Purpose of the Study. Diphenhydramine hydrochloride is a commonly prescribed medicine in hospitalized patients, but its adverse effects on older patients remain unclear.
Study Population and Methods. A total of 426 hospitalized medical patients aged 70 years or older were enrolled in a prospective cohort study in a university hospital. Measurements included baseline and daily assessments including Mini-Mental State Examination scores, Confusion Assessment Method ratings, direct observations for medical devices (urinary catheter or physical restraints), and blinded medical record extractions for diphenhydramine use.
Results. Of the 426 patients, 114 (27%) received diphenhydramine during hospitalization and shared similar baseline characteristics including age, sex, delirium risk, and Mini-Mental State Examination scores compared with nonexposed patients. The diphenhydramine-exposed group was at an increased risk for any delirium symptoms (relative risk [RR]: 1.7; 95% confidence interval [CI]: 1.3–2.3) and for individual delirium symptoms, including inattention (RR: 3.0; 95% CI: 1.5–5.9), disorganized speech (RR: 5.5; 95% CI: 1.0–29.8), and altered consciousness (RR: 3.1; 95% CI: 1.6–6.1). Exposed patients also had increased risk for urinary catheter placement (RR: 2.5; 95% CI: 1.0–6.0) and longer median length of stay (7 vs 6 days; P = .009). A dose-response relationship was demonstrated for most adverse outcomes. Overall, 24% of diphenhydramine doses were administered inappropriately.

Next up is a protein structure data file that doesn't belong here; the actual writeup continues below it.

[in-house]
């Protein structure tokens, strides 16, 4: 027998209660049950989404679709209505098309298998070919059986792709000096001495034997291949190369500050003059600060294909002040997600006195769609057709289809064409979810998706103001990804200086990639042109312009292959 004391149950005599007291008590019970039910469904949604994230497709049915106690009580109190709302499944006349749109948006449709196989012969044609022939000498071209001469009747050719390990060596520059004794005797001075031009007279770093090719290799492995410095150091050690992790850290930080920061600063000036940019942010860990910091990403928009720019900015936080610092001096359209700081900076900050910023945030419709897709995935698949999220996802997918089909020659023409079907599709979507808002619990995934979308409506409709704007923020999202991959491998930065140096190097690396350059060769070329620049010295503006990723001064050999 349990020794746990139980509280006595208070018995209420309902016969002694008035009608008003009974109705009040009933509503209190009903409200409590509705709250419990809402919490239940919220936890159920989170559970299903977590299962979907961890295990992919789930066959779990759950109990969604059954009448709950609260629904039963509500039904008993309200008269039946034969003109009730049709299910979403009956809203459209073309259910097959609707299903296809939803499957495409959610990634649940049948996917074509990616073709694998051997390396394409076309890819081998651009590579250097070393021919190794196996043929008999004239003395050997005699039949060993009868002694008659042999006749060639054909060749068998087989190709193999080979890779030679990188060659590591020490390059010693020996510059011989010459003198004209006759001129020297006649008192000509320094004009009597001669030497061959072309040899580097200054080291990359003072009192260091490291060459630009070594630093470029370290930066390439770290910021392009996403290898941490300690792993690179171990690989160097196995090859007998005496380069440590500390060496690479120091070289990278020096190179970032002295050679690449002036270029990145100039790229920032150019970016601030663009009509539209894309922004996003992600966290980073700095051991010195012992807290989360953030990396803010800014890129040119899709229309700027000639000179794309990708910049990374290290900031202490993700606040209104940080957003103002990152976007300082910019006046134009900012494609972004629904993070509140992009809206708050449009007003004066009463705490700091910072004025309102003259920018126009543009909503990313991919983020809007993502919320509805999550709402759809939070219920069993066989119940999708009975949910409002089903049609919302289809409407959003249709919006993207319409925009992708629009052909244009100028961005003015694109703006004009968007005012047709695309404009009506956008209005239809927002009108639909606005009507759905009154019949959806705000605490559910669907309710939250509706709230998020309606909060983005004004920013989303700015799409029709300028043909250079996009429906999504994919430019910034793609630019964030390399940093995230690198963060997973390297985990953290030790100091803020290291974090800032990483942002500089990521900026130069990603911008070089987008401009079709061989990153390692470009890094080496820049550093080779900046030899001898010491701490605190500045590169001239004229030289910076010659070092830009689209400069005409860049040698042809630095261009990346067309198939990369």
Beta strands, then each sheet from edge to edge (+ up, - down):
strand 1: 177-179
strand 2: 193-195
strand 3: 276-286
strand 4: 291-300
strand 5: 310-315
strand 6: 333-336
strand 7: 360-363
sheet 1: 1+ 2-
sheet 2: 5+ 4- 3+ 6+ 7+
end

Conclusions. Diphenhydramine administration in older hospitalized patients is associated with an increased risk of cognitive decline and other adverse effects with a dose-response relationship. Careful review of its use is necessary in this vulnerable population.
Reviewer’s Comments. Adverse reactions were mainly cognitive or related to anticholinergic effects. Most of the patients (2/3) received diphenhydramine as a routine sleep aid; another 20% prophylactically before blood transfusion (in the absence of a previous transfusion reaction). Neither would seem to be legitimate indications. It probably goes without saying that the elderly (and very young) are most vulnerable to medication side effects. So remember: be careful and don’t poison granny! This study also makes a strong case for the use of nonsedating antihistamines in this age group.
- Agostini JV, Leo-Summers LS, Inouye SK. Arch Intern Med.2001;24 :2091– 2097
- Copyright © 2002 by the American Academy of Pediatrics